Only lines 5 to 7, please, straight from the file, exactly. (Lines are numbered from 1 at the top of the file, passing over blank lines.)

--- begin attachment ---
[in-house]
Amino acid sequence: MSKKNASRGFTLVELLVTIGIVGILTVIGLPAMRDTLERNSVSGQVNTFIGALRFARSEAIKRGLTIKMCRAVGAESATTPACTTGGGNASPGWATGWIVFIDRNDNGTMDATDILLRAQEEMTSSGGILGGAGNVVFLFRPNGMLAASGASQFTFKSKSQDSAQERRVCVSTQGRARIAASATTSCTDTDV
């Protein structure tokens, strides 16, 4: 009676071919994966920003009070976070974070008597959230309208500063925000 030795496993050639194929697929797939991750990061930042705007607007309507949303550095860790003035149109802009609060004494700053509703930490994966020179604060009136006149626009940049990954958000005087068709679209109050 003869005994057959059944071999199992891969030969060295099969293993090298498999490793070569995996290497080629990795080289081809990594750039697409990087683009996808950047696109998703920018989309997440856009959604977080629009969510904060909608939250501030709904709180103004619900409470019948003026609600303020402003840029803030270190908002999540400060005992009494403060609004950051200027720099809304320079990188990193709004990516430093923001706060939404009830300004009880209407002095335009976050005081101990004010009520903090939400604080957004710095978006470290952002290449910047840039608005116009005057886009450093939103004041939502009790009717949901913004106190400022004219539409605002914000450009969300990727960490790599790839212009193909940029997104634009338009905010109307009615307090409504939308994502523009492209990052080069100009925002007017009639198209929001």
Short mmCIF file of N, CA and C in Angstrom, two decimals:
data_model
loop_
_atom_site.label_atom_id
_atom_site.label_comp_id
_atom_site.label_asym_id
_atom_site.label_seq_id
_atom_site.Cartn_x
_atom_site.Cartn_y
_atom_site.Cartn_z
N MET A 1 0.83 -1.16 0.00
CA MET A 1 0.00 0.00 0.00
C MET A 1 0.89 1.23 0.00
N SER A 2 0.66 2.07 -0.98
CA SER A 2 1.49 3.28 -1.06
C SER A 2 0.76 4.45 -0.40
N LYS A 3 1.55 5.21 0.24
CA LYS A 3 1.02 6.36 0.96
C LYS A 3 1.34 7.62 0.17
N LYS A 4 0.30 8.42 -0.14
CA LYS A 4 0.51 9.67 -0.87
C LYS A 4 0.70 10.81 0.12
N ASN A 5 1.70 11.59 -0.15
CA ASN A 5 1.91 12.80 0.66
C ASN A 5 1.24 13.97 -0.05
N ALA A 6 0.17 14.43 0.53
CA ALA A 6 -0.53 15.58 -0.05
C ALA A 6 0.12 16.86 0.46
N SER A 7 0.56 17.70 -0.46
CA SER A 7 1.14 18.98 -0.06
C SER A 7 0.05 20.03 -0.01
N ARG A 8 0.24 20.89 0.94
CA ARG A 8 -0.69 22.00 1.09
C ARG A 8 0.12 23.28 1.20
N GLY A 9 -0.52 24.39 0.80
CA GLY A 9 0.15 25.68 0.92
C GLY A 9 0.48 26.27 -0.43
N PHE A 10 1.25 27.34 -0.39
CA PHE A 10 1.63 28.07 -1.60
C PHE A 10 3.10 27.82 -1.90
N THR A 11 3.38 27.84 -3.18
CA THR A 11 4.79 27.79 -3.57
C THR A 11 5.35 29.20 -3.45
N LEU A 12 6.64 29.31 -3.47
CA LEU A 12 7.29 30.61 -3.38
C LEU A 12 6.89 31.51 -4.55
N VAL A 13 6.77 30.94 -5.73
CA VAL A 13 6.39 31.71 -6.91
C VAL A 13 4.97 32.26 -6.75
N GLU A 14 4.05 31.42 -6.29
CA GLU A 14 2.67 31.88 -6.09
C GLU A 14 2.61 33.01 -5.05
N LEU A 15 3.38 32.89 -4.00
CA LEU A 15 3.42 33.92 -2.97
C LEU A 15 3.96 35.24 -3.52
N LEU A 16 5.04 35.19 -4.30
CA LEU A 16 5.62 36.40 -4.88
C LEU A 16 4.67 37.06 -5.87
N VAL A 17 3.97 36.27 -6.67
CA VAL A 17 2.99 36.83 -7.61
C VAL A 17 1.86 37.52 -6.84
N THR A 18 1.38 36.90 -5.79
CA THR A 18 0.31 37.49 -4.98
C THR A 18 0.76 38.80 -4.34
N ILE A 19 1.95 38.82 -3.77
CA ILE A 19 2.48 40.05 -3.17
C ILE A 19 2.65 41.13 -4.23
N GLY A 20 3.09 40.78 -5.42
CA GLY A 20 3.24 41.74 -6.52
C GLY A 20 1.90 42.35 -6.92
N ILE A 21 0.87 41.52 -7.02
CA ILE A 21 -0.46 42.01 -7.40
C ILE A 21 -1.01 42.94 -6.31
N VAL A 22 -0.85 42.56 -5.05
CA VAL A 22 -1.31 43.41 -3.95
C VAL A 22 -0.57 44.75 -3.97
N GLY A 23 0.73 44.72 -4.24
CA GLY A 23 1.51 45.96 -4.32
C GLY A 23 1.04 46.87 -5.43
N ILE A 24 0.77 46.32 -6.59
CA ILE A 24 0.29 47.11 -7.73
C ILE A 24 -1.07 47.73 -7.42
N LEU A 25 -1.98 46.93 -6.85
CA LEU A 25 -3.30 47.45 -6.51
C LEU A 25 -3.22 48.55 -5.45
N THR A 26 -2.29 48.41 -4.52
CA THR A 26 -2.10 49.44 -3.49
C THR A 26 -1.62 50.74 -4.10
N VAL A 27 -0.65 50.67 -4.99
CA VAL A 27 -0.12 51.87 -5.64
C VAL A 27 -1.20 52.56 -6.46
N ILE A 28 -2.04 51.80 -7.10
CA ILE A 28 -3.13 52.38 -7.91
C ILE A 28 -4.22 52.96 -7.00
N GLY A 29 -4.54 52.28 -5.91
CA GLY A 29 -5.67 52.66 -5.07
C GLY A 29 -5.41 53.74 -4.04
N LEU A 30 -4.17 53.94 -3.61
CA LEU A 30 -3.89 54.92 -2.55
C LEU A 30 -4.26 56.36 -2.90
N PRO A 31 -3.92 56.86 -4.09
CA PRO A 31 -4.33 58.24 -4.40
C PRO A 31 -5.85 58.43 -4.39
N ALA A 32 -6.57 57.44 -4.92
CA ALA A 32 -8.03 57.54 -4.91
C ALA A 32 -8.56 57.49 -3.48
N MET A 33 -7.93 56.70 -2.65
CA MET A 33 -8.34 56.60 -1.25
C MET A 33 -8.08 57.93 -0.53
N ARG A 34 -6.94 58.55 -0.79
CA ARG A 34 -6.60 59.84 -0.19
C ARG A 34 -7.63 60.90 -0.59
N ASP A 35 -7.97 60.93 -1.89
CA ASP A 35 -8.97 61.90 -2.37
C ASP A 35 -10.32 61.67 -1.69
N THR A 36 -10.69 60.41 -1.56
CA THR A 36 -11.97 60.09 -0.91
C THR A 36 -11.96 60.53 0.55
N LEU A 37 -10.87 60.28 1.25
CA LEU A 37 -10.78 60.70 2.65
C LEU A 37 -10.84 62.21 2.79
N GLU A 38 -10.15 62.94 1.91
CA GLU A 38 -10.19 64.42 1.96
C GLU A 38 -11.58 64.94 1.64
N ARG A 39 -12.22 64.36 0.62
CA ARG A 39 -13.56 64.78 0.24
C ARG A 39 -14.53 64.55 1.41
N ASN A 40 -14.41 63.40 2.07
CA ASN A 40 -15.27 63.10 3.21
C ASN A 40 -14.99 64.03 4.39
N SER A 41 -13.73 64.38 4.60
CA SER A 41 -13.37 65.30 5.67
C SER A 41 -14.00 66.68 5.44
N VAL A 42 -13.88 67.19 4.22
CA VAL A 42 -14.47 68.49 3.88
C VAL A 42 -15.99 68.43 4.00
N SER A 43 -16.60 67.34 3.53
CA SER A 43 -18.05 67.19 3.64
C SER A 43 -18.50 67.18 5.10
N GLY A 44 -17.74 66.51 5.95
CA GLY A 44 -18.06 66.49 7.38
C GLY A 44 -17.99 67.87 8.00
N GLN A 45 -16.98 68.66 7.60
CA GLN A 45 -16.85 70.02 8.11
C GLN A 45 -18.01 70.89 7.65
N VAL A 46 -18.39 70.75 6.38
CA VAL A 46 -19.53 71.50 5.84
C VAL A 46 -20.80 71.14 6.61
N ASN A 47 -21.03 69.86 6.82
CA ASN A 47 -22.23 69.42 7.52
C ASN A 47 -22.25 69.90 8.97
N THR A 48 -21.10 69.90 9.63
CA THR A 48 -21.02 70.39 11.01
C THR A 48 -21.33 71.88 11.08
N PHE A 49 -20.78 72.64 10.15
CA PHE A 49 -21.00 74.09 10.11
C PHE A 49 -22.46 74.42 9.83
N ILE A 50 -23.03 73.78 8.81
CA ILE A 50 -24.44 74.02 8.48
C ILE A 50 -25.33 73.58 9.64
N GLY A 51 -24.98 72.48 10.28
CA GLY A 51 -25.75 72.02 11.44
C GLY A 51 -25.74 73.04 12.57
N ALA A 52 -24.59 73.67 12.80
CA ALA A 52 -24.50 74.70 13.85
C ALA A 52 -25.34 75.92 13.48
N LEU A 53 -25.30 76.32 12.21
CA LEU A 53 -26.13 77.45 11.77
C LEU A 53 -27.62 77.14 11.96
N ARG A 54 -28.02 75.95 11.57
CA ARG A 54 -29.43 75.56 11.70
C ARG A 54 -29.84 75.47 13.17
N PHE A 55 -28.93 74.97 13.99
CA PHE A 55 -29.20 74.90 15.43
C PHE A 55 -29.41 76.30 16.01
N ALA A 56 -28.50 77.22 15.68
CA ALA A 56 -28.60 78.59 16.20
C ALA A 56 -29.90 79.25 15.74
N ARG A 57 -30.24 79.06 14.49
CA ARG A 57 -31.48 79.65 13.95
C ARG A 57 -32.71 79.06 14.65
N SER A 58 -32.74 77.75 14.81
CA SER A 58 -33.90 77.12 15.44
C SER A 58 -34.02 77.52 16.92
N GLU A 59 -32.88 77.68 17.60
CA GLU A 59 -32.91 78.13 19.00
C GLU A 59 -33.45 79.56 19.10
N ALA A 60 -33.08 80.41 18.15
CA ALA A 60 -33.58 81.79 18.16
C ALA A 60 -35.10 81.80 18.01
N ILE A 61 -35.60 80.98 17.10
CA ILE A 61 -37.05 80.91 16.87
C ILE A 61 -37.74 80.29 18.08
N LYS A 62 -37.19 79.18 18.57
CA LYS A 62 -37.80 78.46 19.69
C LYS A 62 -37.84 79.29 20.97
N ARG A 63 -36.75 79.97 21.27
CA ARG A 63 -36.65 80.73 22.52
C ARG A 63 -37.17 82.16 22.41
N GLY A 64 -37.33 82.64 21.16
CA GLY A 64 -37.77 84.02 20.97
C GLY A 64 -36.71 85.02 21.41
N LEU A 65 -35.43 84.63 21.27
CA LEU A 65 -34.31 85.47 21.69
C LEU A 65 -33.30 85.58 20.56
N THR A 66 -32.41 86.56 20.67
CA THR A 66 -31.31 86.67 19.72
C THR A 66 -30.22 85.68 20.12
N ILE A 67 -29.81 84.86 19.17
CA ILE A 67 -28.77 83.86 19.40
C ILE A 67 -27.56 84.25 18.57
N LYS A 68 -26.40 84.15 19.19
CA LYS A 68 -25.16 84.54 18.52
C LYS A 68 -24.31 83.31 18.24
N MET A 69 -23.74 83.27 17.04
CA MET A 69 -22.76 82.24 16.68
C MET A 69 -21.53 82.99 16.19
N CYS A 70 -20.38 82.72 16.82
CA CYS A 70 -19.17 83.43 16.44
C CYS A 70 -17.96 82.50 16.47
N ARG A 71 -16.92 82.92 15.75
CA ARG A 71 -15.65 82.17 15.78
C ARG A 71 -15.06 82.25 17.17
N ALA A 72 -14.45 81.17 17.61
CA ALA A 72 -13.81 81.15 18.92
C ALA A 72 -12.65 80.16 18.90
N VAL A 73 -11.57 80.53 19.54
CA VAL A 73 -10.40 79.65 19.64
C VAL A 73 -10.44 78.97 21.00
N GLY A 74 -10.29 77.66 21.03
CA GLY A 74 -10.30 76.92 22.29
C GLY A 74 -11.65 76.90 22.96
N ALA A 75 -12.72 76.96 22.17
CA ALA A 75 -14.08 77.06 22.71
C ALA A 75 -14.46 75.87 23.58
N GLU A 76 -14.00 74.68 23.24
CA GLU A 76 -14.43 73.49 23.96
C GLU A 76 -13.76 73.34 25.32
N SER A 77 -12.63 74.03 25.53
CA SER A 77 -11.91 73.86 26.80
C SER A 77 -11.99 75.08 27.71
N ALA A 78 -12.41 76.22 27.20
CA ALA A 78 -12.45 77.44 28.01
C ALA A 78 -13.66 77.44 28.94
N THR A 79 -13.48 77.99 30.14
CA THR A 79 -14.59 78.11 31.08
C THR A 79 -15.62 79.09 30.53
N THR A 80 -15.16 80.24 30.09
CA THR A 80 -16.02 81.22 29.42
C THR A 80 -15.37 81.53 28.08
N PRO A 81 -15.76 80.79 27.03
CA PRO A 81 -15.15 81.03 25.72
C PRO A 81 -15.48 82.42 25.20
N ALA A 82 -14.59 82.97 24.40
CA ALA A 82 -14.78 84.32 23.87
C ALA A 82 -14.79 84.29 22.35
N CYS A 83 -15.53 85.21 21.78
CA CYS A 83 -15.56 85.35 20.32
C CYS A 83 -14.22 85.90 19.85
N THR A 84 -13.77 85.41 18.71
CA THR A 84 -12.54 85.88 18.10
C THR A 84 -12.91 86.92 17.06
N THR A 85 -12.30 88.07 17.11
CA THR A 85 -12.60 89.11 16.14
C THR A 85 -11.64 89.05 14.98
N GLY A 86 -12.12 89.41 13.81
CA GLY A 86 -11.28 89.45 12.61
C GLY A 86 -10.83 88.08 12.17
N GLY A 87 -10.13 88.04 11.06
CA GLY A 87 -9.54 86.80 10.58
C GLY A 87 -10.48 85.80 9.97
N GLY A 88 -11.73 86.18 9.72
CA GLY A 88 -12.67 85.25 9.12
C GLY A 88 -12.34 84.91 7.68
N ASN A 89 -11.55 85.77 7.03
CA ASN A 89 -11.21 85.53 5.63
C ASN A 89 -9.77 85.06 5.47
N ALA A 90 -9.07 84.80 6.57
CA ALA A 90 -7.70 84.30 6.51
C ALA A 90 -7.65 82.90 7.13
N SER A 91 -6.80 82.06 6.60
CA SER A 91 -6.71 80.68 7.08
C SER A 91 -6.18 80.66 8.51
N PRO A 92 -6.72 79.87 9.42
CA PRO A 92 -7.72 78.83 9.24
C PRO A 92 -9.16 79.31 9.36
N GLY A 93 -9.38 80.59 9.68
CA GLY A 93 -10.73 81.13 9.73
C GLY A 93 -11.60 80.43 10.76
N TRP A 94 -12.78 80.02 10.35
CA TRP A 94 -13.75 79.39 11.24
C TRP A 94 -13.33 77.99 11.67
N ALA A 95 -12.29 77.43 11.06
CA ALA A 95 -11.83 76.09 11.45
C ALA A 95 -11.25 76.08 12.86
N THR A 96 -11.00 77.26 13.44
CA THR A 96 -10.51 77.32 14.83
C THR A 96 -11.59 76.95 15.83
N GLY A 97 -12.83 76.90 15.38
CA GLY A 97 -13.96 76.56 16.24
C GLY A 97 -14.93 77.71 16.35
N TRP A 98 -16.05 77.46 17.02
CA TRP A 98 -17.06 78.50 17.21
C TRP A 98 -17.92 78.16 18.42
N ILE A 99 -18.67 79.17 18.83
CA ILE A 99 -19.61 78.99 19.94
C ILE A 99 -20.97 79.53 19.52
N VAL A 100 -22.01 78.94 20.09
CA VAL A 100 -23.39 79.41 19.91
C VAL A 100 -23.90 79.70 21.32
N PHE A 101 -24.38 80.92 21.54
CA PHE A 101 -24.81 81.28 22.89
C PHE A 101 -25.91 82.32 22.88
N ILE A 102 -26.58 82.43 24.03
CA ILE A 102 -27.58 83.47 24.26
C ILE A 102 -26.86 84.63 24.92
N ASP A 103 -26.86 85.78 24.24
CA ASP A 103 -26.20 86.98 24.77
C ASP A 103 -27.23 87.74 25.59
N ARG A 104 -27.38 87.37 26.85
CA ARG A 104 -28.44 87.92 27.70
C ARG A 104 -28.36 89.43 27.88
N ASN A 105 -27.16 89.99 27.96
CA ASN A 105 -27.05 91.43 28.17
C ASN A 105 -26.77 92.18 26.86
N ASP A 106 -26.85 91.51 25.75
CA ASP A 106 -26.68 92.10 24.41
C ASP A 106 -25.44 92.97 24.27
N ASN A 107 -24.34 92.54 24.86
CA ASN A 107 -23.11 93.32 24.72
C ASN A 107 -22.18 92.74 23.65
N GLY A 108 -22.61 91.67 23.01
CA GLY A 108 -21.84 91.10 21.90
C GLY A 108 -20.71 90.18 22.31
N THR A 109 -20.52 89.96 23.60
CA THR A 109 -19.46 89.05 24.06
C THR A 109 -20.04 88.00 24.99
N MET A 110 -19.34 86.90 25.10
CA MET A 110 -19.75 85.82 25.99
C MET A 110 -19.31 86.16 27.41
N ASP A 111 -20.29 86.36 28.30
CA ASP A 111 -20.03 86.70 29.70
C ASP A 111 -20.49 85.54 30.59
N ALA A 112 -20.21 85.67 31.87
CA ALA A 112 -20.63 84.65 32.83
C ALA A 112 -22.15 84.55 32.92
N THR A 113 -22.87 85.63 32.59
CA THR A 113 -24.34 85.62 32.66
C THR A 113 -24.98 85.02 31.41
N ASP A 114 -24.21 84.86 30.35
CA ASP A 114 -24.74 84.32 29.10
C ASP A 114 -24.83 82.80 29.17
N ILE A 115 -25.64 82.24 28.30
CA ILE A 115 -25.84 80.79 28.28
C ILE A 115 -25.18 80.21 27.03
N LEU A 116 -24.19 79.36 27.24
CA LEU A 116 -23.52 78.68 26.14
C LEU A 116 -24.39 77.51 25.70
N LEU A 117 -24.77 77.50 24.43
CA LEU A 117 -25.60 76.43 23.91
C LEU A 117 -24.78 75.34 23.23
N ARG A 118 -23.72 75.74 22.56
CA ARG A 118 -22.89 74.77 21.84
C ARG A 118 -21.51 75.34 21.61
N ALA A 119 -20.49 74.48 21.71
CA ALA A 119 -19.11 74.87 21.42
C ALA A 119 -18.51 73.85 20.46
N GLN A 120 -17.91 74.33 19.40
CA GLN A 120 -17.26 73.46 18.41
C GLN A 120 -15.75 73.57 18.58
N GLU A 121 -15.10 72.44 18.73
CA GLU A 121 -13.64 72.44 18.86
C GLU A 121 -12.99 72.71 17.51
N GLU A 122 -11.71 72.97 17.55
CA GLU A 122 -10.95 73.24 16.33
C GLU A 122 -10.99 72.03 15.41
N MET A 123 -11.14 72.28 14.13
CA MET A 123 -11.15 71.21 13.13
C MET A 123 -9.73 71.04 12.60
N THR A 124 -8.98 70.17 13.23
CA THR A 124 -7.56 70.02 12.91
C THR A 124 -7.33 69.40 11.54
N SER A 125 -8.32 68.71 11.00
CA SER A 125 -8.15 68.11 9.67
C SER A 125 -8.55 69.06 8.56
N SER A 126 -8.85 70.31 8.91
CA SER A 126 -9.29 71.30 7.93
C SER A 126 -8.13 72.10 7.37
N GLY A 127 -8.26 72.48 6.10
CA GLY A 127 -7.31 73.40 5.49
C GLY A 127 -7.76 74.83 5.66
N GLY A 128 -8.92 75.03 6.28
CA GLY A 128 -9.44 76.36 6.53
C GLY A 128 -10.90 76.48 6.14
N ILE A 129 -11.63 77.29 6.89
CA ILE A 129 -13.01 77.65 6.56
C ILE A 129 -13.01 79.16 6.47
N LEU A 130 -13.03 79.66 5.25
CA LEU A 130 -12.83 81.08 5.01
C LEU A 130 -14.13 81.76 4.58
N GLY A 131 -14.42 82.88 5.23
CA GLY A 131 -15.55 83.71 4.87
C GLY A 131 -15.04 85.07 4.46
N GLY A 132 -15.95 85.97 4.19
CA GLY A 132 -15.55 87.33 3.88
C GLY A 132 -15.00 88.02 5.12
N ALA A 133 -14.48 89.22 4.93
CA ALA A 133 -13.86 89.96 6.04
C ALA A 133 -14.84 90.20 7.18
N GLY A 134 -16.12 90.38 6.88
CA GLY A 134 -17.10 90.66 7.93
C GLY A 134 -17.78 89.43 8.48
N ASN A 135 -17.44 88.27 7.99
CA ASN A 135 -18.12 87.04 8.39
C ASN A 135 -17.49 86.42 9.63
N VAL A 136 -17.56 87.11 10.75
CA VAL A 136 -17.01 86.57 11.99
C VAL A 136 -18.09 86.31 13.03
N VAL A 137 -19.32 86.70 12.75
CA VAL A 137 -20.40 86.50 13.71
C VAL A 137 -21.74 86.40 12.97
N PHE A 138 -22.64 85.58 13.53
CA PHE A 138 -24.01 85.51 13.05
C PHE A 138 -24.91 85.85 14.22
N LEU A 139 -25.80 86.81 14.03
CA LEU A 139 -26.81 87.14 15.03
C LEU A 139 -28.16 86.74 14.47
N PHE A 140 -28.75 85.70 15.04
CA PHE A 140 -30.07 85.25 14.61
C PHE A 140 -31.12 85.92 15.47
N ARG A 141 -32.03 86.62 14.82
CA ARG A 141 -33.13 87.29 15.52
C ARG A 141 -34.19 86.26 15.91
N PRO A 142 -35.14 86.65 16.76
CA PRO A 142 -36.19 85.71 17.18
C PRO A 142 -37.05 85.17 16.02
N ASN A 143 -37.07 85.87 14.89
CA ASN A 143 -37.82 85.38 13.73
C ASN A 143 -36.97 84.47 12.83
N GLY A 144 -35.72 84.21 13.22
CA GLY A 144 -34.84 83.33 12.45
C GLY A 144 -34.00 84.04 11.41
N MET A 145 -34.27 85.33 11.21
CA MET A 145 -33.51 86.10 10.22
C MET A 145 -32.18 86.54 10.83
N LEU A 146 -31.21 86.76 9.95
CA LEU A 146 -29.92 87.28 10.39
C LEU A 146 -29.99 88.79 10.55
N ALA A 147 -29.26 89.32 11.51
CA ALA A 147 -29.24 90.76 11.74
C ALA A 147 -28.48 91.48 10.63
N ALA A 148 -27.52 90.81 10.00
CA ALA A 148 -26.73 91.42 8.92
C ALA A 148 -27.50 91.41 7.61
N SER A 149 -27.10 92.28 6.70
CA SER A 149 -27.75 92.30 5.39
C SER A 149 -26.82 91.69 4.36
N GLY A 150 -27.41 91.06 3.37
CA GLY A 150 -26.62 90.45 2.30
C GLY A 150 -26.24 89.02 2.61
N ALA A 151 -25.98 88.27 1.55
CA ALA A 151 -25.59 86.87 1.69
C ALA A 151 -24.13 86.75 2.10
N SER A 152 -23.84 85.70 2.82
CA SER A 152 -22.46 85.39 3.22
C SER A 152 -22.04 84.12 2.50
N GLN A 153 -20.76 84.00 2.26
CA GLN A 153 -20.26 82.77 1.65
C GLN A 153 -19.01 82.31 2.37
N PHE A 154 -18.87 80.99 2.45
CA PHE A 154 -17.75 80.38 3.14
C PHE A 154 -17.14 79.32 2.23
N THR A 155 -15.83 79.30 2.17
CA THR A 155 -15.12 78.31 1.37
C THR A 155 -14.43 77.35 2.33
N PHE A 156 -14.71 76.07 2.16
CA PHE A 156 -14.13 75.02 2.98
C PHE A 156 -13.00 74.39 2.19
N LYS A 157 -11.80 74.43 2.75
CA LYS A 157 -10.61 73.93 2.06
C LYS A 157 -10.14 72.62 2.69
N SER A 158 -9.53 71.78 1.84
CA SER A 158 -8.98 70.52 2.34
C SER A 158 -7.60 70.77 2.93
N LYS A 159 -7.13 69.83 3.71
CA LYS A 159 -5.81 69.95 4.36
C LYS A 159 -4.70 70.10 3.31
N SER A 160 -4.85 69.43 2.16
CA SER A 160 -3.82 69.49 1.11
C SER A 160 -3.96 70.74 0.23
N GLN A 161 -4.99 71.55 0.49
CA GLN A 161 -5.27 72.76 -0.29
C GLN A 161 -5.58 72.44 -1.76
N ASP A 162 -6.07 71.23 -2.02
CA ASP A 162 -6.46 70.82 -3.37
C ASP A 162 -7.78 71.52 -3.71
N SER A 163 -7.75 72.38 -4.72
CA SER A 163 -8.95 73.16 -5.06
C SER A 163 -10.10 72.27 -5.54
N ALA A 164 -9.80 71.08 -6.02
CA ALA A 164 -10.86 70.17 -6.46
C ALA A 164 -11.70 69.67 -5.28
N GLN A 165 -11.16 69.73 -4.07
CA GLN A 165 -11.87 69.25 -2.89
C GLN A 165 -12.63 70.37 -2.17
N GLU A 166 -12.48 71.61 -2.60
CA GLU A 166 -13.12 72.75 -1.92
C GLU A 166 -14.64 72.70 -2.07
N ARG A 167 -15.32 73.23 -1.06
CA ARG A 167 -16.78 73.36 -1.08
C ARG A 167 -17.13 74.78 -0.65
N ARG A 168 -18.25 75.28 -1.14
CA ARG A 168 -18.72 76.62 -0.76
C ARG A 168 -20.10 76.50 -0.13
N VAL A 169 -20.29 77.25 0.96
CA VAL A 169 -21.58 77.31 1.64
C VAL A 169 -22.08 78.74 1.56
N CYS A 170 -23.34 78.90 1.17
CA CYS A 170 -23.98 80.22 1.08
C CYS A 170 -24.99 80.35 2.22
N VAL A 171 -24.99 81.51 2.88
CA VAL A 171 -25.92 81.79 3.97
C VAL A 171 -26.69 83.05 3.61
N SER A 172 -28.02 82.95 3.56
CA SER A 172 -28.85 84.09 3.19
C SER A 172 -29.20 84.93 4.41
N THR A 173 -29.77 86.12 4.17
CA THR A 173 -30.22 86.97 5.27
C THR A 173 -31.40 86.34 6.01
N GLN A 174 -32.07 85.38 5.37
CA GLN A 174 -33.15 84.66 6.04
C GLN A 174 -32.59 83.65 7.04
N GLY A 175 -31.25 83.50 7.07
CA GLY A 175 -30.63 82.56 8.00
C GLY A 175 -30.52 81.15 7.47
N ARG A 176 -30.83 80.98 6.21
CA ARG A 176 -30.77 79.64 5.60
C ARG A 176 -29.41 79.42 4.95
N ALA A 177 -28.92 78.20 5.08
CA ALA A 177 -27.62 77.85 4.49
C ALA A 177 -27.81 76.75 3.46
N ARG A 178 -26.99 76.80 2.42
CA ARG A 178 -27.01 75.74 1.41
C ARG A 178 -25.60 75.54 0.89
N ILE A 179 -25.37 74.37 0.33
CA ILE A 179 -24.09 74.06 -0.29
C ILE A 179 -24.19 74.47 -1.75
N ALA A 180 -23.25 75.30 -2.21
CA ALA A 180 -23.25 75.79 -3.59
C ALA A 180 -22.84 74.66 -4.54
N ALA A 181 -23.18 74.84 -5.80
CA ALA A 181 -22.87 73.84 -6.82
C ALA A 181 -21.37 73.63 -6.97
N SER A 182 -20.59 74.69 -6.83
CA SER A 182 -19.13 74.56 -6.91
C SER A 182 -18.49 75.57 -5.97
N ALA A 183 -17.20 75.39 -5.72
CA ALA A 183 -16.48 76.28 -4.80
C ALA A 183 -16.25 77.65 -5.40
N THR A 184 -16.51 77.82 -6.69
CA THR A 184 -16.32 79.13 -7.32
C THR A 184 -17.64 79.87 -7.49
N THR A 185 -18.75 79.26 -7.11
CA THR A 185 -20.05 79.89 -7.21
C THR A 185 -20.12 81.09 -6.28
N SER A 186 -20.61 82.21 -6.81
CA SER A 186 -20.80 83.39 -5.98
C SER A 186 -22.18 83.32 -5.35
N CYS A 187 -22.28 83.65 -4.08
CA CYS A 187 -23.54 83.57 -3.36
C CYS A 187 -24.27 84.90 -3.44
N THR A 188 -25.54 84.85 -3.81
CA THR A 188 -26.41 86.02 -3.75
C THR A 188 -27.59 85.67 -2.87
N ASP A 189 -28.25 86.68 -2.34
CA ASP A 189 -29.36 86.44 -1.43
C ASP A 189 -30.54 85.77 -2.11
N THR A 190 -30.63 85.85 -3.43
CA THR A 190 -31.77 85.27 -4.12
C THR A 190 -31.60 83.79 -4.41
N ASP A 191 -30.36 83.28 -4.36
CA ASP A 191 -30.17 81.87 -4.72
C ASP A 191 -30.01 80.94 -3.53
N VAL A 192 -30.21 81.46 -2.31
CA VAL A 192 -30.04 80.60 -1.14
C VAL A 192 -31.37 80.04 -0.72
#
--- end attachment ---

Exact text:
data_model
loop_
_atom_site.label_atom_id